Friday, October 7, 2011

I'm going to be Captain Obvious here, but I don't see what was so good about the old days

You can get all kinds of interesting and free ebooks at Amazon, so if you have a Kindle it can be a real journey into the classics, quirky-how to's and ebooks uploaded by new authors.  I am a history dork so I got one on Medieval life, I got the Art of War (because every CEO seems to love that book and I cackle evilly at the thought of these guys trying to tough it out in battle, especially in Sun Tzu's lifetime--I don't think these guys who buy $6,000 shower curtains would actually deal well with every day life of 1,000 years ago, let alone war), and The Prince, to name but a few.  This is like when I go to the library and just browse; I will come home with the most eclectic and weird collection of books ever. 

I also got The American Frugal Housewife by Lydia Maria Francis Child.  It was published in 1832.  Amy Dacyczyn had talked a little about this book in The Tightwad Gazette.  I saw it on the free offerings for Kindle and I figured I'd get it because not only does it tie in to this humble little blog, but it feeds into my history dorkiness.  I like learning how ordinary people lived day-to-day in different times.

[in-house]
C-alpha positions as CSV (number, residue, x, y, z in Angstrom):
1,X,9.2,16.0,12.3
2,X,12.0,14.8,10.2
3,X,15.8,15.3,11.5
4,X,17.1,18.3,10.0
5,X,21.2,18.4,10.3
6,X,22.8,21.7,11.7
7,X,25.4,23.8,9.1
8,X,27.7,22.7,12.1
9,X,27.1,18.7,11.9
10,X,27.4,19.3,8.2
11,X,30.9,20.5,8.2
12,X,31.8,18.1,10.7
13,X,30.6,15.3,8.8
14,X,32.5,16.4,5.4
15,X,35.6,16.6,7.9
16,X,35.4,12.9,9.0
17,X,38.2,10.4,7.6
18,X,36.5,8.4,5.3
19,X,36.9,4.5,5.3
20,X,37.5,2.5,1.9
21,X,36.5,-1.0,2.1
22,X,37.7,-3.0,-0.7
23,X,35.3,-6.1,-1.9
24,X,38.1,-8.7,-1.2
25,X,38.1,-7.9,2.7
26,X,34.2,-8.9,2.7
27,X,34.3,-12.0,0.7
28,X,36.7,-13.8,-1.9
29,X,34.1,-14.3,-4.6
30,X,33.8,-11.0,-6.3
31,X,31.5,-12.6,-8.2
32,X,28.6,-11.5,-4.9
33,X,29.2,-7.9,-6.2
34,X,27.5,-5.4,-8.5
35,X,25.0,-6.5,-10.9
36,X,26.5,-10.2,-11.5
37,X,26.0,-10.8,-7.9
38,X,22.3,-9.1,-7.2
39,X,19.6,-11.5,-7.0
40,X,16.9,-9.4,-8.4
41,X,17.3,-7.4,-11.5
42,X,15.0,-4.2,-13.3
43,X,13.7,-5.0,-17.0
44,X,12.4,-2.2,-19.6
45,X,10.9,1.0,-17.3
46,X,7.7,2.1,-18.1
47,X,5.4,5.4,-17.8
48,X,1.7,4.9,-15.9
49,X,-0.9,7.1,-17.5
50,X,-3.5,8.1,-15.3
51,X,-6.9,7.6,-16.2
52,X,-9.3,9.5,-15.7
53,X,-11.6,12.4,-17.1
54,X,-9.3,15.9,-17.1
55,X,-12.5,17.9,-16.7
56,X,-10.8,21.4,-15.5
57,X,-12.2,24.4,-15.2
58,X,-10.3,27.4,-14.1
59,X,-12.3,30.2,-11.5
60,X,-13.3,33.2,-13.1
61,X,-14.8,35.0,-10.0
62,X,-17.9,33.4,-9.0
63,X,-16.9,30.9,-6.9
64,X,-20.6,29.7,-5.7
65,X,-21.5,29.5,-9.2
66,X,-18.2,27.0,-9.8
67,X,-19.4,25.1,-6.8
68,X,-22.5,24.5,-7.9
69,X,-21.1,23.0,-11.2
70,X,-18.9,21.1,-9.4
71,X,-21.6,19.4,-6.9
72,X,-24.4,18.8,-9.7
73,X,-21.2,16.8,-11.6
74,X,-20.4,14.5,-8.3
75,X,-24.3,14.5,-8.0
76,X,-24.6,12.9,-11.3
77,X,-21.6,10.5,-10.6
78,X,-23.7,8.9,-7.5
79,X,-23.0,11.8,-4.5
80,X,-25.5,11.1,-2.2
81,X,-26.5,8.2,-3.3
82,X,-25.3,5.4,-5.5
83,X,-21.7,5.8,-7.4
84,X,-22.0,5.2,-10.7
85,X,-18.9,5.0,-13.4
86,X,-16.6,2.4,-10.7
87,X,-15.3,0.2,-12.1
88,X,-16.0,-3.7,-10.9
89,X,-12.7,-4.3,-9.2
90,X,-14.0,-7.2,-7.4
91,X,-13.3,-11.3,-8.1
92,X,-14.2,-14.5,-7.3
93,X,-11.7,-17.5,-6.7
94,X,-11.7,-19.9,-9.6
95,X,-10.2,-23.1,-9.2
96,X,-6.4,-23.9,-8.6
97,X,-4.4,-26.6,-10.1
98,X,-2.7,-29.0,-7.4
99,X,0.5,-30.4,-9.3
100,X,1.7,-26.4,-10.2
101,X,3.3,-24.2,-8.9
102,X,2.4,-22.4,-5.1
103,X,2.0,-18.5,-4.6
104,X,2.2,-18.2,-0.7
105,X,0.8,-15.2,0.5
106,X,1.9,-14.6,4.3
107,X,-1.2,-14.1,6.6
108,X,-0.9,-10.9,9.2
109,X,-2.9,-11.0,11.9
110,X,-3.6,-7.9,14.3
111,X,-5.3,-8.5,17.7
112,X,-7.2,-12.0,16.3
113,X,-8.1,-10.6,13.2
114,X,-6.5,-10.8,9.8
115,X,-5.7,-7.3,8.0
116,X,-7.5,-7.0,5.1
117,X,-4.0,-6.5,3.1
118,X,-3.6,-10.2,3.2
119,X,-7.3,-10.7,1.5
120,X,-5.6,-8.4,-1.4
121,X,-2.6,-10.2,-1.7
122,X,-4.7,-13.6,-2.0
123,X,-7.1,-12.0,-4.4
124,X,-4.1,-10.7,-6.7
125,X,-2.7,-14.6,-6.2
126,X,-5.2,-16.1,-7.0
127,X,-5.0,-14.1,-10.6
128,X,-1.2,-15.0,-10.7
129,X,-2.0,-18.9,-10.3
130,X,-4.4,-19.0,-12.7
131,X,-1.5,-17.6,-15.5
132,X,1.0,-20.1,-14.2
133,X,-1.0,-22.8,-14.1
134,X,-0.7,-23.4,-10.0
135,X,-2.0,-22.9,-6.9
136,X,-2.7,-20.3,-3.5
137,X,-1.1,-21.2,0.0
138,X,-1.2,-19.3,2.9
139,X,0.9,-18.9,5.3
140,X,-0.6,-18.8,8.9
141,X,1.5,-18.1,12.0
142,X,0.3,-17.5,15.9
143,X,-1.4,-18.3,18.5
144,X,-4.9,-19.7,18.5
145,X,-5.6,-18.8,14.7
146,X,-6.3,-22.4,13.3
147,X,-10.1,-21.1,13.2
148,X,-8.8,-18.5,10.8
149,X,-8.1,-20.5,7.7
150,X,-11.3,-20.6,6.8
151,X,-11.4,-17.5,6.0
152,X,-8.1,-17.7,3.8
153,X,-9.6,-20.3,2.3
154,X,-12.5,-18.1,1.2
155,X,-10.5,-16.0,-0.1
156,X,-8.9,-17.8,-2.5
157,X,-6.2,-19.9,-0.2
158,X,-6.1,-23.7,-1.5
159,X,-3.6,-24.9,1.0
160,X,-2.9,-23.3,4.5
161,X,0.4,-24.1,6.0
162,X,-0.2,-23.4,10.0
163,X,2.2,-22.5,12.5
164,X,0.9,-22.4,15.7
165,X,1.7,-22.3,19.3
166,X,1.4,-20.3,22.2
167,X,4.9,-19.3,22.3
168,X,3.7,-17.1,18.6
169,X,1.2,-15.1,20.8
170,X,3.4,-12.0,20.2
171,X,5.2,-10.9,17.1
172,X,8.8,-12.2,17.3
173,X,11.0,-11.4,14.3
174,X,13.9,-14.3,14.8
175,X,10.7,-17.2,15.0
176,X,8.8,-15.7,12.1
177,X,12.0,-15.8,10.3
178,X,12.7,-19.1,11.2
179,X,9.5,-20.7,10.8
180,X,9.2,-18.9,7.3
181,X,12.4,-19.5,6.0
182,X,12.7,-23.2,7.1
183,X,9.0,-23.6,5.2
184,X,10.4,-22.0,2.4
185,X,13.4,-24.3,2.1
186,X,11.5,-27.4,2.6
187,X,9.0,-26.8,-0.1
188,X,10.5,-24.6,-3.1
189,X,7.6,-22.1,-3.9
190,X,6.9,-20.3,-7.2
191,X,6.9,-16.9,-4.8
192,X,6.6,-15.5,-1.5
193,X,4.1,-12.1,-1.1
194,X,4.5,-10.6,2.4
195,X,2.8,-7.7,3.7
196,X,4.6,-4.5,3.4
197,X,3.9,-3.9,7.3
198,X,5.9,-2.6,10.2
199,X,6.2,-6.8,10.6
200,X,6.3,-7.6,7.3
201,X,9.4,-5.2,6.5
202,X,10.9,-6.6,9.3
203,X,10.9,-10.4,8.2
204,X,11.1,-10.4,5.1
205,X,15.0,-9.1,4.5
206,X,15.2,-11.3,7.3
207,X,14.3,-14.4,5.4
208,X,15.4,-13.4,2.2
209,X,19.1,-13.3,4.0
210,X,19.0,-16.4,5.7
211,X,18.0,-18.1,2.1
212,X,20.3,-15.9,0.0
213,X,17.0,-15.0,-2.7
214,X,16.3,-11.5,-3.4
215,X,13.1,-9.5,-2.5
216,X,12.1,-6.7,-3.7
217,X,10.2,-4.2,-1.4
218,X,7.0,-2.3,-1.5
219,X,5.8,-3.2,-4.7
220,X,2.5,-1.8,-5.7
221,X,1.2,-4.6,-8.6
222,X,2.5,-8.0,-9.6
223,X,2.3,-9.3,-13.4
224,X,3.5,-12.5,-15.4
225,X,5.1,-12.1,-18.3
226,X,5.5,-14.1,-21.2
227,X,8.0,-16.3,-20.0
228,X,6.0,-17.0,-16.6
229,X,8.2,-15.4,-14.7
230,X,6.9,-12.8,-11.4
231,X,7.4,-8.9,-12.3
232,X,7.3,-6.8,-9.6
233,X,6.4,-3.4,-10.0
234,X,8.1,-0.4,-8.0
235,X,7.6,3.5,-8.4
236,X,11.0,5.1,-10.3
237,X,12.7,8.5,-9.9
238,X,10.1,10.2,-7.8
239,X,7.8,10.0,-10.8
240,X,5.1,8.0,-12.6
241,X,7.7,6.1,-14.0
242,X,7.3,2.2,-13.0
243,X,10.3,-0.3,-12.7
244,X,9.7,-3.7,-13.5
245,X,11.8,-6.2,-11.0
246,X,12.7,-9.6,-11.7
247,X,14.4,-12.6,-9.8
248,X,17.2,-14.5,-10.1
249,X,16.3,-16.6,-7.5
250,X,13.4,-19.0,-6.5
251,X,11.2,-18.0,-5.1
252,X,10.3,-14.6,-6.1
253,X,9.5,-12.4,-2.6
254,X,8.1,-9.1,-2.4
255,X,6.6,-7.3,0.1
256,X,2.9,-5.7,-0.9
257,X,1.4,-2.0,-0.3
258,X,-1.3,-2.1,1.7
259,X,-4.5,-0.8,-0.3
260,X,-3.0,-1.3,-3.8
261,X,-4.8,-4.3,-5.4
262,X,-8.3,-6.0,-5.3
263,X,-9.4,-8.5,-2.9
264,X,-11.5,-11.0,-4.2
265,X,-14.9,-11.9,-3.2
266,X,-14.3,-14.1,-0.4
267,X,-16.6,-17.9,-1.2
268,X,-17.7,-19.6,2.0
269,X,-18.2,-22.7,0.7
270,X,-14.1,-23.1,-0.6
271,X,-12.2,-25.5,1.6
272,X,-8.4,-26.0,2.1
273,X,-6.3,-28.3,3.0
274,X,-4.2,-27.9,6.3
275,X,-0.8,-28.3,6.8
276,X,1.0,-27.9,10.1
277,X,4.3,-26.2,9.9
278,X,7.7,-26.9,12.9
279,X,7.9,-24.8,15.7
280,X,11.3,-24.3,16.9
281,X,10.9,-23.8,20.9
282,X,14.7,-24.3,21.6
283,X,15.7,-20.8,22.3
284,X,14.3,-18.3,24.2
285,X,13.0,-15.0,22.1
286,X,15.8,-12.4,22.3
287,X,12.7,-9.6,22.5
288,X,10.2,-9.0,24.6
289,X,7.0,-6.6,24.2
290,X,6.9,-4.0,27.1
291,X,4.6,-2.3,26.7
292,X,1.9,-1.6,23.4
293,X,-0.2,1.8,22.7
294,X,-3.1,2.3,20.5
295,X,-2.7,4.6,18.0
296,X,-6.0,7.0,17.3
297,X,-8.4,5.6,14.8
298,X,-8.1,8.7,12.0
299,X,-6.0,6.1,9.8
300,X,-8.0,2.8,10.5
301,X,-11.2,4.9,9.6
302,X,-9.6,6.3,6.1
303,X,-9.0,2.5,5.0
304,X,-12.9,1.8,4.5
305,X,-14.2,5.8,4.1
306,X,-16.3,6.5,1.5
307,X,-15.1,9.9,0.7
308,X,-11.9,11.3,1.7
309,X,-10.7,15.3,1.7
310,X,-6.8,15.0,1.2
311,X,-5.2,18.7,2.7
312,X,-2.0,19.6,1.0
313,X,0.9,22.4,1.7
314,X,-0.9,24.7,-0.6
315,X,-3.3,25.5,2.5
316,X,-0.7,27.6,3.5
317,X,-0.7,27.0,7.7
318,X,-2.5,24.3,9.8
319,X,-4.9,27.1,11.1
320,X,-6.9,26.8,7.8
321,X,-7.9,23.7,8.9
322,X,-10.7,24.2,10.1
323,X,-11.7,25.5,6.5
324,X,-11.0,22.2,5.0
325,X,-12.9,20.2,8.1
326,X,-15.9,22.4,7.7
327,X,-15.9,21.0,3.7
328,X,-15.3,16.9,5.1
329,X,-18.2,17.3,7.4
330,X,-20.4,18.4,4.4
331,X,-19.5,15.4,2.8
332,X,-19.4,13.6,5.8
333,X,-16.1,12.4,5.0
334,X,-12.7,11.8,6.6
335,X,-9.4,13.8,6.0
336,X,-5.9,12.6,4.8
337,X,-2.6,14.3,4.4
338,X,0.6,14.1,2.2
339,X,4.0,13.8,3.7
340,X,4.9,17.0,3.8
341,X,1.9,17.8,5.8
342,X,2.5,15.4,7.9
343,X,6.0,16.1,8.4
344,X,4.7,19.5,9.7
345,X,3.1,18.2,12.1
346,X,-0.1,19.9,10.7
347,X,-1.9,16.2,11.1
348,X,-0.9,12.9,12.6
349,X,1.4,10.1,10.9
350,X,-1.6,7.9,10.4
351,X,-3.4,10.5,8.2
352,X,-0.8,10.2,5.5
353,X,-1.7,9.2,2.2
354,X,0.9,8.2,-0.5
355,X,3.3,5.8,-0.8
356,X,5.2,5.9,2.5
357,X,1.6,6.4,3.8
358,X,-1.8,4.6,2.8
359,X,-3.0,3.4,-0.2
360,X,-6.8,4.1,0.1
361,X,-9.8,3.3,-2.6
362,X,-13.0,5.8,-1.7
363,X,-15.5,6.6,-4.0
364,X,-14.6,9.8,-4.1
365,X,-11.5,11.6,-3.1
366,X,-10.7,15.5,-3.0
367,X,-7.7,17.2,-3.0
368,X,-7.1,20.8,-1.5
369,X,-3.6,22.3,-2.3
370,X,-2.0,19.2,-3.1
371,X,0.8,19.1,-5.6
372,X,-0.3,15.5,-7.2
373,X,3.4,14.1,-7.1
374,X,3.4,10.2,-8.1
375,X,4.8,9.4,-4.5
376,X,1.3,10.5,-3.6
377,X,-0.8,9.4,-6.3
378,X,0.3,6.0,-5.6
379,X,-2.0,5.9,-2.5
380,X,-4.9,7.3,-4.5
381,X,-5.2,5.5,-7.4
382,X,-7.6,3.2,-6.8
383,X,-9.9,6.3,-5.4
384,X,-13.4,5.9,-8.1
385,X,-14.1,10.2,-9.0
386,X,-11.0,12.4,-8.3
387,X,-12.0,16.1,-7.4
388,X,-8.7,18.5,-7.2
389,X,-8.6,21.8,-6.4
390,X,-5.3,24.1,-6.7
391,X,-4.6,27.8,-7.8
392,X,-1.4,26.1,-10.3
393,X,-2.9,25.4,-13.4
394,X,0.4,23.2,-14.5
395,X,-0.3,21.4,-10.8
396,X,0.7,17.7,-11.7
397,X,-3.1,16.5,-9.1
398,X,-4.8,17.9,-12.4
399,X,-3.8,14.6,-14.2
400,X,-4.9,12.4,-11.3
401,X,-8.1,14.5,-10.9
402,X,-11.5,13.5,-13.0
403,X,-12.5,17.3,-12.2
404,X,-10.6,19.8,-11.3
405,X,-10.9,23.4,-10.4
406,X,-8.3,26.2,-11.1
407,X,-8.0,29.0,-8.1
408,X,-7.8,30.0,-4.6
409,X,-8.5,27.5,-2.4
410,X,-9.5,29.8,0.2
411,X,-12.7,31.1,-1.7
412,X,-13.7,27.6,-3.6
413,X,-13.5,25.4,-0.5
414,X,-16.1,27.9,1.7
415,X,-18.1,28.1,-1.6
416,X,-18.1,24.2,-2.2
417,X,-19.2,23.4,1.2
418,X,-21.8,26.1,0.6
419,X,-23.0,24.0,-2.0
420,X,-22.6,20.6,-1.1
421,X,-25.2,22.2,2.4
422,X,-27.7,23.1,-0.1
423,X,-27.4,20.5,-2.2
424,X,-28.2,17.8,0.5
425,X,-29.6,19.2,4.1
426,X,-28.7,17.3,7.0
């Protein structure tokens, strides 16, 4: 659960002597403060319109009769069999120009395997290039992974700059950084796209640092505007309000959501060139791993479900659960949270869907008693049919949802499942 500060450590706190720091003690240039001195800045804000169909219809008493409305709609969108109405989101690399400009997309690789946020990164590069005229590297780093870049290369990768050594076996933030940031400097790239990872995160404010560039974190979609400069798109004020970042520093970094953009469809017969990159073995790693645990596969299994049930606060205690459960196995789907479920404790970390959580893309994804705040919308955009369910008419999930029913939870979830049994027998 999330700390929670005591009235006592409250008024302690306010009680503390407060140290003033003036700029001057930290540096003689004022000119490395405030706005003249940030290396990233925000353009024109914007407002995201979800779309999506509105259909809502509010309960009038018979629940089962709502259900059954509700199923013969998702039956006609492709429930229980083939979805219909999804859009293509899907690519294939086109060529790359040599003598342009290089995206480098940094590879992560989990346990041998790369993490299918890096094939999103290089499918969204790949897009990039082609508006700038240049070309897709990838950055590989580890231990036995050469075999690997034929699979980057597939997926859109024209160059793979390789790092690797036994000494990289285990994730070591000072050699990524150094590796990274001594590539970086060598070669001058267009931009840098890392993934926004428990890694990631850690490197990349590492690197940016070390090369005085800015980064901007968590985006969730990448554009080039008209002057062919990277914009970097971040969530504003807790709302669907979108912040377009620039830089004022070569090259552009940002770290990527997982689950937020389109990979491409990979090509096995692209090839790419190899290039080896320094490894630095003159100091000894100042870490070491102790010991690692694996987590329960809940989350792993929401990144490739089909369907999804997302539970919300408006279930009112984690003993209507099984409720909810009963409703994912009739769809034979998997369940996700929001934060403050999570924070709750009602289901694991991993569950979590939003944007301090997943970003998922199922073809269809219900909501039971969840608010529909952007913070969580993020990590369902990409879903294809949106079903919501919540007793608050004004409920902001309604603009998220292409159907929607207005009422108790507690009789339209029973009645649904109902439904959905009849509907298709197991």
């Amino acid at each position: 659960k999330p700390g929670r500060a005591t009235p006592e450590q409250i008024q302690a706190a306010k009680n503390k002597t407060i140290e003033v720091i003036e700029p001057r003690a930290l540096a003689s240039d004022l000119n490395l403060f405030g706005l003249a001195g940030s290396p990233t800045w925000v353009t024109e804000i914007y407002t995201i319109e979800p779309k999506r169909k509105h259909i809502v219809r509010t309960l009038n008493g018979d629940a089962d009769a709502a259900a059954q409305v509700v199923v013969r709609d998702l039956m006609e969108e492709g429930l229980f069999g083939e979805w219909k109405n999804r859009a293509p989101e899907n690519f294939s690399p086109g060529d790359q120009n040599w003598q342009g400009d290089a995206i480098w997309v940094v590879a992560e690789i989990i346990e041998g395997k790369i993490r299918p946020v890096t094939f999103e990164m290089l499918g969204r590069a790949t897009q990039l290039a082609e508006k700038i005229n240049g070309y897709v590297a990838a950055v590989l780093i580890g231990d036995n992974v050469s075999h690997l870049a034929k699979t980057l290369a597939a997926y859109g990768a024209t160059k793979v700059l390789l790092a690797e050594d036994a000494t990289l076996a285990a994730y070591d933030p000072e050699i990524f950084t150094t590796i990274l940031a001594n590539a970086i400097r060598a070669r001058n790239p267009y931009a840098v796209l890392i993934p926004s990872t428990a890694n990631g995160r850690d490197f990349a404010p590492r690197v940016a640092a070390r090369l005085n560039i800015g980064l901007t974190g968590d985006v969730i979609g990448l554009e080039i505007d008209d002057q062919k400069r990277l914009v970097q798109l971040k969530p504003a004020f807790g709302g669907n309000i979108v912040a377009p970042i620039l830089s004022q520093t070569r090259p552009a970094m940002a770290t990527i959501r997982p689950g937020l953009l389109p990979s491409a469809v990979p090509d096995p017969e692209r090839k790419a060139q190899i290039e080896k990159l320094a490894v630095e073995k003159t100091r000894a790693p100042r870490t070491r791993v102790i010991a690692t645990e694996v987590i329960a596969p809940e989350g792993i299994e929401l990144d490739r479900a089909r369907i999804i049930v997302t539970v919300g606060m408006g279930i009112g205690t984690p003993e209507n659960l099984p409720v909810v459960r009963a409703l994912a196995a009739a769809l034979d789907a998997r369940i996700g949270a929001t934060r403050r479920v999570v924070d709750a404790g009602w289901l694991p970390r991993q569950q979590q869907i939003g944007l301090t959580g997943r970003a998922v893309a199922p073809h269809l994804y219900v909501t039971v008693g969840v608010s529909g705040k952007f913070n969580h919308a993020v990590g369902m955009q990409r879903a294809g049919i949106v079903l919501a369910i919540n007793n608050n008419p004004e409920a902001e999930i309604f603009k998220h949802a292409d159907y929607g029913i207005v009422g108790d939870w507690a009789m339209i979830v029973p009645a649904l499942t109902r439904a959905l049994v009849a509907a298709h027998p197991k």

So far, I'm a couple of chapters in, and it reinforced my idea that people who look back at the old days and go on about how these simpler times were best are completely clueless.  I don't think some folks get just how hard life was.  And this book, in its blithe way that takes these hardships for granted (in that they are hardships the way colds may be a hardship to a very advanced civilization in the future) showcases how difficult life could be.

First of all, Child talks about cholera.  OK? The woman gives some home remedies to relieve the symptoms of cholera.  That illness is unheard of in industrialized nations today, but it was a real possibility back in 1832.